Craig Barrett focuses on electronics
Craig Barrett, CEO, Intel
Formally unveiling a new portable digital audio player and showing prototypes of several other electronics devices, including a wireless Web tablet and a wireless chat device, Barrett said the common denominator is that they enhance and expand the PC.
"It's really a big, digital universe," Barrett said in his address, "and if you look at the center of that universe, it's the PC."
For example, Intel's new Pocket Concert audio player, first reported by News.com, comes with 128MB of non-removable flash memory, requiring a fairly well-equipped PC to manage music files. "The PC is there for encoding the music tracks...and for uploading and organizing and storing the content for these devices," Barrett said.
And Intel's Pocket PC Camera, introduced late last year, promotes the use of hardware-intensive video and photo-editing software--precisely the kind of capabilities built into the chip giant's new Pentium 4 line of processors.
"The Pentium 4 was not created to run (Microsoft) Word faster or do Excel spreadsheets...it was created to run rich, multimedia content faster," Barrett told News.com. "Whether that comes over the Internet, through editing digital video, through interaction with a peripheral device like this...you want to...have a high-performance processor to handle those kind of demands.
"Obviously our intent is to move the whole computer business forward. All of these things translate into processing power."
The low-resolution Intel camera and the audio player are not cutting-edge products, but Barrett said the company has no desire to have a range of devices in such categories. Instead, the chip giant will offer solid, middle-of-the-road approaches to PC add-ons that, combined with Intel's name recognition, could attract masses of new consumers for activities such as digital imaging.
"I look more at the concept of new uses, new users in bulk," he told News.com. "You're really interested in the markets that are tens of millions of users. You're not going to target the professional user--you're going to be targeting the hobbyist, the home marketplace."
Along with the camera and audio player, Barrett showed prototypes of several Internet appliances that connect wirelessly with a PC. The small Chatpad runs instant messaging software, while an as-yet unnamed Web tablet uses a larger screen to display Web content and access PC functions such as printing. Both differ from the current crop of Internet appliances--none of which have gained significant market acceptance--by relying on an existing PC's Internet connection rather than requiring a separate hook-up.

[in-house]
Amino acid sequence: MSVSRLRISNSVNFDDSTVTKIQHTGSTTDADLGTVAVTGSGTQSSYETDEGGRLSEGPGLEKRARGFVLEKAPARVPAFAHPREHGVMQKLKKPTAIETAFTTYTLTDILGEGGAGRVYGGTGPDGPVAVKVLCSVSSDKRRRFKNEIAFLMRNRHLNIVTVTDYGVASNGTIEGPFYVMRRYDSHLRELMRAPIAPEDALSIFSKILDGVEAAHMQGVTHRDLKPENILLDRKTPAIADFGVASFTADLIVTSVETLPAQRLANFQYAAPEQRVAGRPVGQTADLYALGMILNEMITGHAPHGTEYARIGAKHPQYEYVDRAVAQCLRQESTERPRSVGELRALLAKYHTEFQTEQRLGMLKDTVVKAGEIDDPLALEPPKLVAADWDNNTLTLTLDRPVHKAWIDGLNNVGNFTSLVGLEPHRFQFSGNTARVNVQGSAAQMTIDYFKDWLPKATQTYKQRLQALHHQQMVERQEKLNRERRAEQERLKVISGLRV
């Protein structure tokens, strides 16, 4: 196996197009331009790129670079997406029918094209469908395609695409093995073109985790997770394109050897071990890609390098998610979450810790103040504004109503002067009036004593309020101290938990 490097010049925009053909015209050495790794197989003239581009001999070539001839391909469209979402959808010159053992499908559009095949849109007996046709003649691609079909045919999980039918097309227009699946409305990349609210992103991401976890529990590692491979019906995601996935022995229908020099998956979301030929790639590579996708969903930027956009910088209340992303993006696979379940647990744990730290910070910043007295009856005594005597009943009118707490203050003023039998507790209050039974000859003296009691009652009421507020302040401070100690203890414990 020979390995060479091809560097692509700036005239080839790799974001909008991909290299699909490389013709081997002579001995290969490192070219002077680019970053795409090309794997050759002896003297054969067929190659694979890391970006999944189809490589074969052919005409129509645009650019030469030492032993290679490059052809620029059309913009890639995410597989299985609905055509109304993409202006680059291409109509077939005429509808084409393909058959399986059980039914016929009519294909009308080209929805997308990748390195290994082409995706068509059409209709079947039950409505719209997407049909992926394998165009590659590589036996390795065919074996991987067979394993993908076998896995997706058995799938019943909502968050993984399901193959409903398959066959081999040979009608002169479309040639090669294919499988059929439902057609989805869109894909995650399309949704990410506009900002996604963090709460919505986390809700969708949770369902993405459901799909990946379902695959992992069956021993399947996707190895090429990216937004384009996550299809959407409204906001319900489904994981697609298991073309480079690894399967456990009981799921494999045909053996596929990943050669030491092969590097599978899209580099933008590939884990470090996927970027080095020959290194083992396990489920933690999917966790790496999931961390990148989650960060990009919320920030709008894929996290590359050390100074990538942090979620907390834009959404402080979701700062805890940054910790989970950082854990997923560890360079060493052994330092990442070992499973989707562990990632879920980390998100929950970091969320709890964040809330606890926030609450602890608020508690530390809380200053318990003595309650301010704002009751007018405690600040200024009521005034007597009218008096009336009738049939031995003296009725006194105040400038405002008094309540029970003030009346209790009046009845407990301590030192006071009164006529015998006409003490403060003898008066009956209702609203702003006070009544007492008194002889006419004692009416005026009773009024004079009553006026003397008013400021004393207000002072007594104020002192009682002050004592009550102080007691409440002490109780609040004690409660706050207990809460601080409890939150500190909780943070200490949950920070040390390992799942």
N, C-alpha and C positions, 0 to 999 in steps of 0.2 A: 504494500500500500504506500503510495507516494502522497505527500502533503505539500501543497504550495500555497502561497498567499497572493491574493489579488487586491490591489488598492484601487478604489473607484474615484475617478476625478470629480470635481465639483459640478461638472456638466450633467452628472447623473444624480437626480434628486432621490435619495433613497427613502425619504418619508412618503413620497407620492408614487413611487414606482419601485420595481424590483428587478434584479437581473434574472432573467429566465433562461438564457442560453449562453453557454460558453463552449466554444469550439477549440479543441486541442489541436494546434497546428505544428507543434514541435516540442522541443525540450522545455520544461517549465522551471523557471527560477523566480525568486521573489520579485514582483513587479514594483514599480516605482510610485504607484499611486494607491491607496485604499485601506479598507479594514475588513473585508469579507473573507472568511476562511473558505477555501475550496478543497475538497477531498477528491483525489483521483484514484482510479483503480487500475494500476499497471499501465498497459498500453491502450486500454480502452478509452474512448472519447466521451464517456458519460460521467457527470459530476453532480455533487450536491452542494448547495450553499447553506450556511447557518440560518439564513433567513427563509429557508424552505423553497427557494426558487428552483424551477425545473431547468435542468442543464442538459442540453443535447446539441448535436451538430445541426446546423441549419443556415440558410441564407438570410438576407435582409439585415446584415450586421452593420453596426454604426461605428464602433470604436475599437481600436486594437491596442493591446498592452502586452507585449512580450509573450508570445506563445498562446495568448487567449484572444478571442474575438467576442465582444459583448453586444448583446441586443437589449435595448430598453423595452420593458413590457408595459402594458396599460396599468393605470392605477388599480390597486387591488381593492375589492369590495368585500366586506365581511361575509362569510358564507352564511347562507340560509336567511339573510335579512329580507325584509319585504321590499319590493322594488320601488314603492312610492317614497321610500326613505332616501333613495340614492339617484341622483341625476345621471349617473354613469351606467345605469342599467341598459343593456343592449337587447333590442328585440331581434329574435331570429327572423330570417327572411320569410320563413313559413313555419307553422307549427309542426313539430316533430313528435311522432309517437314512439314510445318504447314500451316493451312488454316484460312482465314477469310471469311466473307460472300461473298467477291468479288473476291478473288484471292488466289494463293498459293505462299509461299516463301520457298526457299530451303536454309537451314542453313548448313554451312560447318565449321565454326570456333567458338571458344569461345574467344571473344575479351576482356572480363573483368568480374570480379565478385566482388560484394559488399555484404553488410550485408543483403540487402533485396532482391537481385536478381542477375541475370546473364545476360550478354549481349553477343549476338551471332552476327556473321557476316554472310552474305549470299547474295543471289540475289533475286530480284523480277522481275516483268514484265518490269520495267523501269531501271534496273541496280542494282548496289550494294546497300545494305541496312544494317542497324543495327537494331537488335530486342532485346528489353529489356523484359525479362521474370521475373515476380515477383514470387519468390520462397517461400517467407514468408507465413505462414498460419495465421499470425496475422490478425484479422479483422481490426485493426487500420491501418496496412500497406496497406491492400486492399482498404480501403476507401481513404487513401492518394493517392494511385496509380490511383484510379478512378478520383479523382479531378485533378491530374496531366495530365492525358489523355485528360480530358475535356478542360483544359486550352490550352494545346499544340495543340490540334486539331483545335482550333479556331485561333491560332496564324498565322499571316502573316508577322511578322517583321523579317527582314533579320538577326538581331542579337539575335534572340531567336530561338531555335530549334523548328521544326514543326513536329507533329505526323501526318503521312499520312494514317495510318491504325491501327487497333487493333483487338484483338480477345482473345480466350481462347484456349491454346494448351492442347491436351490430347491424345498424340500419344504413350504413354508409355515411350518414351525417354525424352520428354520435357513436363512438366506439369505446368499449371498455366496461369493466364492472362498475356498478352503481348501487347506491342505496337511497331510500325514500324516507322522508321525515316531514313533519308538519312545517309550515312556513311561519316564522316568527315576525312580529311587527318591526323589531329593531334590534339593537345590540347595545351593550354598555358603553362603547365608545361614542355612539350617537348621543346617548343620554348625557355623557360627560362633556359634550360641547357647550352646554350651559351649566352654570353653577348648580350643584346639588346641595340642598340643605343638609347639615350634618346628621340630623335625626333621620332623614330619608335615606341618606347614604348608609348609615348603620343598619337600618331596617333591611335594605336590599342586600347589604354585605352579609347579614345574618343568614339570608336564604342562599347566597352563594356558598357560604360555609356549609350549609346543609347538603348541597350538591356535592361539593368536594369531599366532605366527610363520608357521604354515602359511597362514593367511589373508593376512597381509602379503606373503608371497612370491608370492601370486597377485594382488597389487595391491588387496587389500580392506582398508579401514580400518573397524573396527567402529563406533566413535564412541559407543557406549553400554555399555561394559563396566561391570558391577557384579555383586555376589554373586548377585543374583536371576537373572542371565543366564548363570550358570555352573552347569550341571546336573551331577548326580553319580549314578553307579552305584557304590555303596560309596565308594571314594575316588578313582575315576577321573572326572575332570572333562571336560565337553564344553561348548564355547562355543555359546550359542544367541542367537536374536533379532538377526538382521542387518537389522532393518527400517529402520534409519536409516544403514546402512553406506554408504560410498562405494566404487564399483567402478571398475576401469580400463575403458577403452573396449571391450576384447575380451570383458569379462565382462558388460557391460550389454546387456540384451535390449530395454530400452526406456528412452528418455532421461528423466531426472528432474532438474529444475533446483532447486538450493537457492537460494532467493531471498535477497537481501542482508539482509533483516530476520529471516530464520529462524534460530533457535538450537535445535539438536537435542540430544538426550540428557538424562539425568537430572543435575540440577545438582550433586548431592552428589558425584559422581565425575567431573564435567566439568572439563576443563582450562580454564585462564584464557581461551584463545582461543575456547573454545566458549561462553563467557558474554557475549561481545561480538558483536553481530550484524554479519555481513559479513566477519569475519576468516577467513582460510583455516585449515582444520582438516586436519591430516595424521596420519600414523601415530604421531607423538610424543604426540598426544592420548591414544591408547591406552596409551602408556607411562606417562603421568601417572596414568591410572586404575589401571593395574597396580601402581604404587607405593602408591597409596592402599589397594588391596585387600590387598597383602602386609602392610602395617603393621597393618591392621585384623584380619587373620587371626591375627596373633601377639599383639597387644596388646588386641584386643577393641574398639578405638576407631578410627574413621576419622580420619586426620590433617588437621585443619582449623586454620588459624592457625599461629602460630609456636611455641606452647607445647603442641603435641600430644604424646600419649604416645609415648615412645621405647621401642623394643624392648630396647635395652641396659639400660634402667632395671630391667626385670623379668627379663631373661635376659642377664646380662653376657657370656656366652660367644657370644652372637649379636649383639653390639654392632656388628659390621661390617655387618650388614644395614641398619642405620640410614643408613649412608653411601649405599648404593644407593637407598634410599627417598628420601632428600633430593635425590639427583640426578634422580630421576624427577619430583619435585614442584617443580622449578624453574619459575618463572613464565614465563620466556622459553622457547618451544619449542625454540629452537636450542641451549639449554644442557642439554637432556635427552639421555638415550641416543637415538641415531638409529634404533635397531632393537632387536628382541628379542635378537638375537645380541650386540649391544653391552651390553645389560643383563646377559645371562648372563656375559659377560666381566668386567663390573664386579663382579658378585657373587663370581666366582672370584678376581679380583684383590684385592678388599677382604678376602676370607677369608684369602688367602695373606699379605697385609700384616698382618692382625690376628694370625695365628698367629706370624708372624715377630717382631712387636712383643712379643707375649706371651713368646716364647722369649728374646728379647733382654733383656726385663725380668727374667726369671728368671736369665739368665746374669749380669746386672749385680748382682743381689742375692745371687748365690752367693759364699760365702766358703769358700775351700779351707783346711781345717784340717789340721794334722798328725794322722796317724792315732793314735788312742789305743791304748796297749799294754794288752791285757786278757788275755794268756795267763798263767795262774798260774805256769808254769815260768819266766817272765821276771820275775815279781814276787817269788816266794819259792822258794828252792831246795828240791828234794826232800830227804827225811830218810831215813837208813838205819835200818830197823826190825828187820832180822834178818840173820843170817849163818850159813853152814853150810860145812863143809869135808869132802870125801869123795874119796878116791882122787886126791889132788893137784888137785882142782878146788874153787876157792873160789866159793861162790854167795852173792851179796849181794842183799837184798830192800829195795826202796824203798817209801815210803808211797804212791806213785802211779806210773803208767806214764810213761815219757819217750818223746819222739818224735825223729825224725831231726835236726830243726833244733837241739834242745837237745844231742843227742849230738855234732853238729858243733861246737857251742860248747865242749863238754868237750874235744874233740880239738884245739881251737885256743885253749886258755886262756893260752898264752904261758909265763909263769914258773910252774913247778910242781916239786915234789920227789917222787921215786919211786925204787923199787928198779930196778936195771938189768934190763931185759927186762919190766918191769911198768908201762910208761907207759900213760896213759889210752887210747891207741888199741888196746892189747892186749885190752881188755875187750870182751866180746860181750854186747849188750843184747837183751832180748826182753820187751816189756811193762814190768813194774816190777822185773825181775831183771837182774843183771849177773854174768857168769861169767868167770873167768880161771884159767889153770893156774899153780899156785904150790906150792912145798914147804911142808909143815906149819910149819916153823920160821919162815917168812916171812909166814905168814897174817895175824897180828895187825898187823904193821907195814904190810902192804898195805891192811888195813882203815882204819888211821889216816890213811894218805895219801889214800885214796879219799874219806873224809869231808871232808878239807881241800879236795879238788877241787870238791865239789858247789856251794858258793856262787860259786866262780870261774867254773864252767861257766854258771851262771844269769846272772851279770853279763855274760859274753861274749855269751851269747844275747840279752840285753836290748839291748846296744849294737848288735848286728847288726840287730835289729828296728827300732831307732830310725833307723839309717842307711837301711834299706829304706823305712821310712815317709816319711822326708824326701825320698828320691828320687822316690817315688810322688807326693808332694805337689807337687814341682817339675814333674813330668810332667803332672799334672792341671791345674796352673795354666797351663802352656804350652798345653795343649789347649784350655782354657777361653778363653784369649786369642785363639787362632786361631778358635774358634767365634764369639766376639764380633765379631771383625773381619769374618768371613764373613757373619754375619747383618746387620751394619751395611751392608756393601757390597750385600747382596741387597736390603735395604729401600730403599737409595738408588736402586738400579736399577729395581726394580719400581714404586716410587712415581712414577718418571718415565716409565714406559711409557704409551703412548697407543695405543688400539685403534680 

While the Web devices appeared to be fairly far along in the development cycle, Barrett also showed a more experimental prototype of a home "media center" appliance that would juggle digital photos, DVD and downloaded movies, digital audio files and other content for display through various devices connected to a home network.
"The message we're trying to get across here is that the personal computer is really at the center of all these advances," Barrett said. "We're really trying to put more processing power into these PCs for a purpose."
"The value of the PC increases exponentially as we have more functionality attached to it."
It's not entirely coincidence, either, that these PC-promoting devices are coming out at a time when domestic PC sales have hit a lull.
"Clearly the U.S. rate of growth (in PC sales) is lower," Paul Otellini, general manager of the Intel Architecture Group, said in an interview with News.com. "I happen to think that's partly because we haven't offered the compelling set of features and functions that's going to drive the next wave of buying activity."
Barrett said forays beyond the chip business are nothing new for Intel--they've been selling home networking kits and cameras for several years--but acknowledged his first-ever appearance at CES shows a deeper interest in the market.
As did the normally reserved CEO's on-stage antics with experimental theater outfit the Blue Man Group. Barrett, never known as the high-tech equivalent of the "Crododile Hunter," allowed the painted performers to shove a digital camera down his throat, smear a Jell-O-like substance on his head and shove him into a small, wooden box.
"The only thing that got me inside that box is that they told me the last person in the U.S. who wanted to buy a PC was in there," he quipped.